Vallez still had no idea at this point that her random chat while waiting in line for coffee would ignite a chain reaction of research opportunities, or that she'd unwittingly jumped into a current that would carry her closer to answering questions many freshman pose to themselves: What do I want to major in? What kind of work is important to me?
Soon after their conversation, Abraham had another idea. He'd promised the Guardian, a daily British national newspaper, an article on smart energy sources in the developing world, specifically East Africa. Because Vallez would be in Uganda anyway, would she mind interviewing Benon Twineobusingye, senior human resource manager in the Office of the President of Uganda for the article? Vallez enthusiastically accepted, and by spring semester, she was officially – as quoted in the March 2014 Guardian article, for which she is credited as co-writer with Abraham – a "freshman student of engineering."
While getting to know Vallez during her trip preparations, Abraham didn't have to think twice about asking her to interview such a high-profile political figure. “I spend my days working on challenging problems that I hope will make this world a better place. From powering remote villages in Africa to designing medical devices for patients in Minnesota," Abraham said. "And I am always in need of the most talented students to help in my research: Someone who has the unique combination of passion, intelligence, curiosity and diligence. Lauren has these attributes and more. Simply put, I need her help to create a better future for all of us.”
Working on the story was a momentous first taste of engineering for Vallez. She followed it up that spring with something a bit more traditional – ENGR 150, a 1-credit introductory course to engineering designed to give students an idea if engineering is for them – to make doubly sure she was headed in the right direction.
By fall, not only was she a mechanical engineering major, she'd also signed on as a teaching assistant for ENGR 150 and was assisting Abraham on one of his paid research projects for Smiths Medical, a St. Paul-based medical device company.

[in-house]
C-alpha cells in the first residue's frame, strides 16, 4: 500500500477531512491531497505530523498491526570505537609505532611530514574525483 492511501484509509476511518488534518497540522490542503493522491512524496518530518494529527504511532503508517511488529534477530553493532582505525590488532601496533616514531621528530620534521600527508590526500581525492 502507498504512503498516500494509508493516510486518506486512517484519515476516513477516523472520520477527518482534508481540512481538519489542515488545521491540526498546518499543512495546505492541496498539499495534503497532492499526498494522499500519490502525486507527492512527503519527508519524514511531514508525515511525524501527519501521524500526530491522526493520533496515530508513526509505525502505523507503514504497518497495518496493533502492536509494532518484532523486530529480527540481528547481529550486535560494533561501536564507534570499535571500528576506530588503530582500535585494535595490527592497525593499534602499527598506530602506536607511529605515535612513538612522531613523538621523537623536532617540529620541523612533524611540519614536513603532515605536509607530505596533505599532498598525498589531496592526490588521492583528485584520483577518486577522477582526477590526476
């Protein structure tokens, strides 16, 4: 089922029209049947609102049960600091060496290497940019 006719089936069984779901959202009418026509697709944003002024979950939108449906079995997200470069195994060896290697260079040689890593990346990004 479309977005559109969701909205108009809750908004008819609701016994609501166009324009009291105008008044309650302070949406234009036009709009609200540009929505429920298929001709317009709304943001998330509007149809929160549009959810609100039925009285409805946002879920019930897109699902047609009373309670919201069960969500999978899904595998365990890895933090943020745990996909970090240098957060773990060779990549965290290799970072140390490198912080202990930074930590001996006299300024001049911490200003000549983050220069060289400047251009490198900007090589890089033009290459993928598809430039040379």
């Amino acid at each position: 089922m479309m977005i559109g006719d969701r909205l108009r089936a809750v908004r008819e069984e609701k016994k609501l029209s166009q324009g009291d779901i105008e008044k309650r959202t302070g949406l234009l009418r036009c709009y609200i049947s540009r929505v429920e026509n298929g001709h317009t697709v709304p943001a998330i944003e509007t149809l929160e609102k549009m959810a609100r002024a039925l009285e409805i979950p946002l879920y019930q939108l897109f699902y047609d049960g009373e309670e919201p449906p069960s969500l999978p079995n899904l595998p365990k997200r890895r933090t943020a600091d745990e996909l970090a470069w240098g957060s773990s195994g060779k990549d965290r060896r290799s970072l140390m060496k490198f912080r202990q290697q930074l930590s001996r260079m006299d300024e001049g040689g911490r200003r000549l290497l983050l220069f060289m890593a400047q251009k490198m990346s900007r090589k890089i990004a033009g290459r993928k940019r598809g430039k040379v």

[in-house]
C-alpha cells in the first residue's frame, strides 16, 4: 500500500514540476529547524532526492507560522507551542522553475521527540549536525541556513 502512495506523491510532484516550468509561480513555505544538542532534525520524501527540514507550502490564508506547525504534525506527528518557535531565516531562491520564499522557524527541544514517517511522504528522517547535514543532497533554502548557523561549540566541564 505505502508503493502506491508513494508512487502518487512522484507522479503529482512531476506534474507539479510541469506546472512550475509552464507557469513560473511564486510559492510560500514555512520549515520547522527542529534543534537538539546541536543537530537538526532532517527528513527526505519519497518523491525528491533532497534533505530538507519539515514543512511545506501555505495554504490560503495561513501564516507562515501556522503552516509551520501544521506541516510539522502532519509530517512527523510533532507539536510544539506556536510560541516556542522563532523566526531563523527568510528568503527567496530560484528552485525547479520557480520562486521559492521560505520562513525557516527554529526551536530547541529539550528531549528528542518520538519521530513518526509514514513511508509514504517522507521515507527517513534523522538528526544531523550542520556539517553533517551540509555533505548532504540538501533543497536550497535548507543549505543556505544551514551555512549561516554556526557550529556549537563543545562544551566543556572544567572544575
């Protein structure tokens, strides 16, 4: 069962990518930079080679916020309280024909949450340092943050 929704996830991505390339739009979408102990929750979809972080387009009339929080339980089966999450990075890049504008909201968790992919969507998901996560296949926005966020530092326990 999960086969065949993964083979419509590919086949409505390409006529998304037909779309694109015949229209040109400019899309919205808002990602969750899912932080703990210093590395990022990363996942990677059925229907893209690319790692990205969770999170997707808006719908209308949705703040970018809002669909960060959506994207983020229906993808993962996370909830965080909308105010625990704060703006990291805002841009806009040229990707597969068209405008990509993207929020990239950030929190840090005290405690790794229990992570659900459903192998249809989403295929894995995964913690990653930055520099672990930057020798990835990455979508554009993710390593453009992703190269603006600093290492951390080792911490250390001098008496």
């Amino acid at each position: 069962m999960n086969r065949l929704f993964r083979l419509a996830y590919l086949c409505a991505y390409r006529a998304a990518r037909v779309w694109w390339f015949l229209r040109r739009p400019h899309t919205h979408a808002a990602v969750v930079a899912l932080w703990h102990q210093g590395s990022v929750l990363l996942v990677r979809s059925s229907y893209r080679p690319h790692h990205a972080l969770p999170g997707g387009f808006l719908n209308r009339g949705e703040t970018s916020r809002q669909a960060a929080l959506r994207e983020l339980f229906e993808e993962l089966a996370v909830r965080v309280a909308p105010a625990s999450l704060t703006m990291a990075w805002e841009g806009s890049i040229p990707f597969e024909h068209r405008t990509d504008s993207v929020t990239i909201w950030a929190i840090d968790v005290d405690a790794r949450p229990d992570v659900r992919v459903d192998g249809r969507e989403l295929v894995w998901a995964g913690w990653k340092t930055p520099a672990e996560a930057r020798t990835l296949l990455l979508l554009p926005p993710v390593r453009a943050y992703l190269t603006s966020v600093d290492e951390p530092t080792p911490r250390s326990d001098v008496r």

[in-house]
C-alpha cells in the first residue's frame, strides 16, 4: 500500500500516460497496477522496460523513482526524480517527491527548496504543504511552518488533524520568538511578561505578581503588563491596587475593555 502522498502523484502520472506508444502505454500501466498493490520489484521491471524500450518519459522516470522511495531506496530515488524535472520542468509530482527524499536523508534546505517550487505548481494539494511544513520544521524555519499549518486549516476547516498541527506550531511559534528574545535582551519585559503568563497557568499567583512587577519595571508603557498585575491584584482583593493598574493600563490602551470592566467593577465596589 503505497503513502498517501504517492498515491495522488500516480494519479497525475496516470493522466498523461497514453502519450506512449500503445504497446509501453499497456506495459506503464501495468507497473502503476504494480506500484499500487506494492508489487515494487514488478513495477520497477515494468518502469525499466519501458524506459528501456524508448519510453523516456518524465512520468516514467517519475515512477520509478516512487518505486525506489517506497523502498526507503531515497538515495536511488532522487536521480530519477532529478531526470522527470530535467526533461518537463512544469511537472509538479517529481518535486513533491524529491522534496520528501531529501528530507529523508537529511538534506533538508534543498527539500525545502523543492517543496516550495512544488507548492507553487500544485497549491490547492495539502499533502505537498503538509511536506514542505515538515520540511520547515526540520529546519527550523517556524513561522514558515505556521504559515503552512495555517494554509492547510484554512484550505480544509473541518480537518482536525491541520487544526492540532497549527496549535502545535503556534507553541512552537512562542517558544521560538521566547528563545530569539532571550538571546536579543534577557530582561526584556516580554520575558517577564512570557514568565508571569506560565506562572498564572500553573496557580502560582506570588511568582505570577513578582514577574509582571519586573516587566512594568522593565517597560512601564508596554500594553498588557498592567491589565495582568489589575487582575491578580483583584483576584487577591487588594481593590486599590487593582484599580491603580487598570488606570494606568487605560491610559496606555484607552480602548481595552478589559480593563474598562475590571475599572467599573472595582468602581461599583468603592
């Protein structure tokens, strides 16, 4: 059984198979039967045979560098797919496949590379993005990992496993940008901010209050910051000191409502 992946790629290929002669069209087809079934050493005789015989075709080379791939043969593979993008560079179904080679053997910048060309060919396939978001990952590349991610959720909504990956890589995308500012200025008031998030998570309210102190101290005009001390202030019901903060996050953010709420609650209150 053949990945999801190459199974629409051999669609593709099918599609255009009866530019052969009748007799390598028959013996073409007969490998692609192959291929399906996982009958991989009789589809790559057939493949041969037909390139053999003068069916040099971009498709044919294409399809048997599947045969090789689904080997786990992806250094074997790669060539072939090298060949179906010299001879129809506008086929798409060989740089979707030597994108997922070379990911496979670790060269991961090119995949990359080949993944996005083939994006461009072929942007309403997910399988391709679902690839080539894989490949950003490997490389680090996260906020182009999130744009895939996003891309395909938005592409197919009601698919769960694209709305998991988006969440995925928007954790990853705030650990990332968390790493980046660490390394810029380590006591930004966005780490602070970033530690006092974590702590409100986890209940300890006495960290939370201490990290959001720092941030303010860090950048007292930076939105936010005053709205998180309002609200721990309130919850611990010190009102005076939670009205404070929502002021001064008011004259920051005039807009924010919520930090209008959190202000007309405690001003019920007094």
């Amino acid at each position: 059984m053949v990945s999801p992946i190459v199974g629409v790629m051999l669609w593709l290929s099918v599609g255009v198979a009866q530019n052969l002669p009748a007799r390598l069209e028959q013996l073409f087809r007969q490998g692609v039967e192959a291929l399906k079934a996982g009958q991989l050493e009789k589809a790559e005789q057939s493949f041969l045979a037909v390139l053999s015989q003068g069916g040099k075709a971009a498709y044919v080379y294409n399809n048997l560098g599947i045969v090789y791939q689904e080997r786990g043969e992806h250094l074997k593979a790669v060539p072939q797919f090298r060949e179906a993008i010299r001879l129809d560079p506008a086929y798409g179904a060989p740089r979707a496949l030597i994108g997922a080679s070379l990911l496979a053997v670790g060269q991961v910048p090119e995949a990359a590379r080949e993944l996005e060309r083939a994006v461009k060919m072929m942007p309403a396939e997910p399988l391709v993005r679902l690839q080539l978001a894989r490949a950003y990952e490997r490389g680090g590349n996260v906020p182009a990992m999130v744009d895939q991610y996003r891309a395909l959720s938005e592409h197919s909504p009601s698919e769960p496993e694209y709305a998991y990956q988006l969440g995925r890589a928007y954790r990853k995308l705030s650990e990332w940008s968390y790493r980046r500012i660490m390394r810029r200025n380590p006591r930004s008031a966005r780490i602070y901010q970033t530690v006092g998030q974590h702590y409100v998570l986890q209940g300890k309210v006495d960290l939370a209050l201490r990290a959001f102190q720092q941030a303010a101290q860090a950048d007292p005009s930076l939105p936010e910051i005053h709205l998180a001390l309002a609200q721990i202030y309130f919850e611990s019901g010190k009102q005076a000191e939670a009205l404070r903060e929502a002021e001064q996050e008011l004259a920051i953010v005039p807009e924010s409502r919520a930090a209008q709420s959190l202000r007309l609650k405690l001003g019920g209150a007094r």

For this first project, Vallez made multiple weekly trips throughout J-Term and early this semester to a lab in Eden Prairie to run experiments.
Though Vallez doesn't have medical experience, she's not intimidated by the work. "Even though I don't know so much on the biology end of what we're doing, I'll be taking higher level engineering courses, so I'll be more prepared for things like heat transfer in medical tools," she said. "And John has already advised me on what courses to take this spring so he can use me over the summer, which I'm happy to do!"
Abraham is just as happy to have her on board. “In my research, peoples’ lives are literally at stake. There is very little room for error when you are designing devices that will be implanted into bodies, or trying to remove pathogens from dirty water that a village relies upon," he said. "I need the very best students who I can depend upon to recognize that while engineering is fun, it is also deadly serious. Lauren is such a student.”
For the foreseeable future, Vallez's research schedule shows no signs of letting up.
Later this spring she'll help Abraham and Plourde with the initial stages of a prototype that will convert air into water. For that, she's auditing a graduate-level course taught by Plourde in which she'll master the computer program used to make a model of the prototype. This summer, she hopes to return to Africa, this time to Kenya with Plourde, to work on a water purification project.
"I feel like I'm on a fast-paced and steep learning curve," Vallez said. "I'm really thankful that I bumped into John and for all that he's done for me. He's opened up so many doors. I tell him all the time how I feel like I'm forever indebted to him!"